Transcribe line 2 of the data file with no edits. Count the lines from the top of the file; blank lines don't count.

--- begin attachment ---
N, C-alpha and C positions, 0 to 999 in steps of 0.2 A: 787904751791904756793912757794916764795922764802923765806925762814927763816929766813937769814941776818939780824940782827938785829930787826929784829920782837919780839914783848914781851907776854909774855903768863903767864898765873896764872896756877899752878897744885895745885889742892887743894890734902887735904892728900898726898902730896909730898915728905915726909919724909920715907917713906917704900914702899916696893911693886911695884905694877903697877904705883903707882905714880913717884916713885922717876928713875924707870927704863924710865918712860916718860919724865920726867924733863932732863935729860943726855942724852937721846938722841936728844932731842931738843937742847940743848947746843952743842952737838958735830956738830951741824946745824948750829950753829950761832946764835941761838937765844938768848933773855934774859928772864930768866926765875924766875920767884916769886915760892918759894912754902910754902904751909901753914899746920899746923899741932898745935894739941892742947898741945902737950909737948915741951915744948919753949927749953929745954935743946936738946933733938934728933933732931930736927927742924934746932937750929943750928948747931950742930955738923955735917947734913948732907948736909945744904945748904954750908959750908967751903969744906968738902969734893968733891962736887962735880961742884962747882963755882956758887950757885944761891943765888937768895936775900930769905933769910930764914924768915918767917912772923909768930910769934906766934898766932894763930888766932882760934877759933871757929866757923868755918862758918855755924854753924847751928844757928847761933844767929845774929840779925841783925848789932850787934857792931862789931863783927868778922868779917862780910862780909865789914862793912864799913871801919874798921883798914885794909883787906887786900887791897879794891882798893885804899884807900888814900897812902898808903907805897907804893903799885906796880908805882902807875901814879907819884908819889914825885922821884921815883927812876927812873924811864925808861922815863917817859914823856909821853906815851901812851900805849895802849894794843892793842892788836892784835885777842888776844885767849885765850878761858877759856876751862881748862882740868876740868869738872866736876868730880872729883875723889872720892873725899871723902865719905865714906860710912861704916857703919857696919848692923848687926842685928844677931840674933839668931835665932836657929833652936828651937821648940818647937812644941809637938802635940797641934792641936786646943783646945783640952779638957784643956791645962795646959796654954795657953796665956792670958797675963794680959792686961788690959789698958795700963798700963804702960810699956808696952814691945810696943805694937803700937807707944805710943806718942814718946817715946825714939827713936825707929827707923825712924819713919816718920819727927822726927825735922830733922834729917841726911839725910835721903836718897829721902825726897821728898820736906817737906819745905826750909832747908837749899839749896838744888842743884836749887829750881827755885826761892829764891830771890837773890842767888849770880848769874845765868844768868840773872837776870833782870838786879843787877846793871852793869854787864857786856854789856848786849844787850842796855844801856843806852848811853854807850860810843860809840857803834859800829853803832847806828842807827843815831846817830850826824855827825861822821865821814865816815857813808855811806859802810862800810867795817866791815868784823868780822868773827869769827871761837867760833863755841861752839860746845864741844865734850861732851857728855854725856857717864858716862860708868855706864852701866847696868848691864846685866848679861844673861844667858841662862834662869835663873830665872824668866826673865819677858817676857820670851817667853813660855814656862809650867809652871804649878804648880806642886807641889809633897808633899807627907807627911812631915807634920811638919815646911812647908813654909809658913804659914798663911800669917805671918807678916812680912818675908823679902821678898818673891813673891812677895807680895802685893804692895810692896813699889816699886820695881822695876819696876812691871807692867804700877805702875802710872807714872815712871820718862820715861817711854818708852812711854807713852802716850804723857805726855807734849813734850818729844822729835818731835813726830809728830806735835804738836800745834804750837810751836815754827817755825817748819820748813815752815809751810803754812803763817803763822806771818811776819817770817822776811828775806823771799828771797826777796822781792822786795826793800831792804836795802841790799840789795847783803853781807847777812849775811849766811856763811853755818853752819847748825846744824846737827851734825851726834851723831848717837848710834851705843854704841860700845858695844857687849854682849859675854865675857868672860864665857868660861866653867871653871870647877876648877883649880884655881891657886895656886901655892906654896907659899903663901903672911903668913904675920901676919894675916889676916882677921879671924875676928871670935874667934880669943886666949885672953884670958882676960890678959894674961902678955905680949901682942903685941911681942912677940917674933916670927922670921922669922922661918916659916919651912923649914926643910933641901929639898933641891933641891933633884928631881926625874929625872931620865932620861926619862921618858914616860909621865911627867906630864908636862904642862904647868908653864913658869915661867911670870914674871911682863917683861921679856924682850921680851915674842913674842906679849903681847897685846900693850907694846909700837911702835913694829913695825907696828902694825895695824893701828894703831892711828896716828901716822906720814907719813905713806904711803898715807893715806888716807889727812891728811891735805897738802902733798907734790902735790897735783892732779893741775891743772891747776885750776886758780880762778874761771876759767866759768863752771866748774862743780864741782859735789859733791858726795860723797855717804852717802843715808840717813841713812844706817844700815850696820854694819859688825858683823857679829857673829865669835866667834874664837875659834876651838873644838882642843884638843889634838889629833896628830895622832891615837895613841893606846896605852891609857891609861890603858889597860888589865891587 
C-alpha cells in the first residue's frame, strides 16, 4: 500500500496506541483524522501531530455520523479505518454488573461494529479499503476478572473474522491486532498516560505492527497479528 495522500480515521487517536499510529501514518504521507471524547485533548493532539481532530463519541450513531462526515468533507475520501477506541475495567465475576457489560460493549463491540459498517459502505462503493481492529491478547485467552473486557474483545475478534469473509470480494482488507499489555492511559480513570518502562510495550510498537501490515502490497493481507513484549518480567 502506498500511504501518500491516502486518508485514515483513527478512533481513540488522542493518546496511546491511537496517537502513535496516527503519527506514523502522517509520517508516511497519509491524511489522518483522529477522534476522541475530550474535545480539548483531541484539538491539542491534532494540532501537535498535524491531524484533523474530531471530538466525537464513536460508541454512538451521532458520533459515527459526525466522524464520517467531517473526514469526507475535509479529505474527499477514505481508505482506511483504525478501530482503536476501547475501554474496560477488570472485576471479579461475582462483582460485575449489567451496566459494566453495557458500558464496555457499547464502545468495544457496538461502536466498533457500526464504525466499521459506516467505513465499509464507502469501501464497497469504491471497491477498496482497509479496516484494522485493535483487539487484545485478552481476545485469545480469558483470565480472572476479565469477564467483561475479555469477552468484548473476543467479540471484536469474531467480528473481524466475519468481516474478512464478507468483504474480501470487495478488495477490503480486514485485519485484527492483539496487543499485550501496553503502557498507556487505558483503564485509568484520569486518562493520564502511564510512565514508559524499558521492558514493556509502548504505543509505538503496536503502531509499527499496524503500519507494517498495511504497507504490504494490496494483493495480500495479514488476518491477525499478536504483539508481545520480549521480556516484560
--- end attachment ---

C-alpha cells in the first residue's frame, strides 16, 4: 500500500496506541483524522501531530455520523479505518454488573461494529479499503476478572473474522491486532498516560505492527497479528 495522500480515521487517536499510529501514518504521507471524547485533548493532539481532530463519541450513531462526515468533507475520501477506541475495567465475576457489560460493549463491540459498517459502505462503493481492529491478547485467552473486557474483545475478534469473509470480494482488507499489555492511559480513570518502562510495550510498537501490515502490497493481507513484549518480567 502506498500511504501518500491516502486518508485514515483513527478512533481513540488522542493518546496511546491511537496517537502513535496516527503519527506514523502522517509520517508516511497519509491524511489522518483522529477522534476522541475530550474535545480539548483531541484539538491539542491534532494540532501537535498535524491531524484533523474530531471530538466525537464513536460508541454512538451521532458520533459515527459526525466522524464520517467531517473526514469526507475535509479529505474527499477514505481508505482506511483504525478501530482503536476501547475501554474496560477488570472485576471479579461475582462483582460485575449489567451496566459494566453495557458500558464496555457499547464502545468495544457496538461502536466498533457500526464504525466499521459506516467505513465499509464507502469501501464497497469504491471497491477498496482497509479496516484494522485493535483487539487484545485478552481476545485469545480469558483470565480472572476479565469477564467483561475479555469477552468484548473476543467479540471484536469474531467480528473481524466475519468481516474478512464478507468483504474480501470487495478488495477490503480486514485485519485484527492483539496487543499485550501496553503502557498507556487505558483503564485509568484520569486518562493520564502511564510512565514508559524499558521492558514493556509502548504505543509505538503496536503502531509499527499496524503500519507494517498495511504497507504490504494490496494483493495480500495479514488476518491477525499478536504483539508481545520480549521480556516484560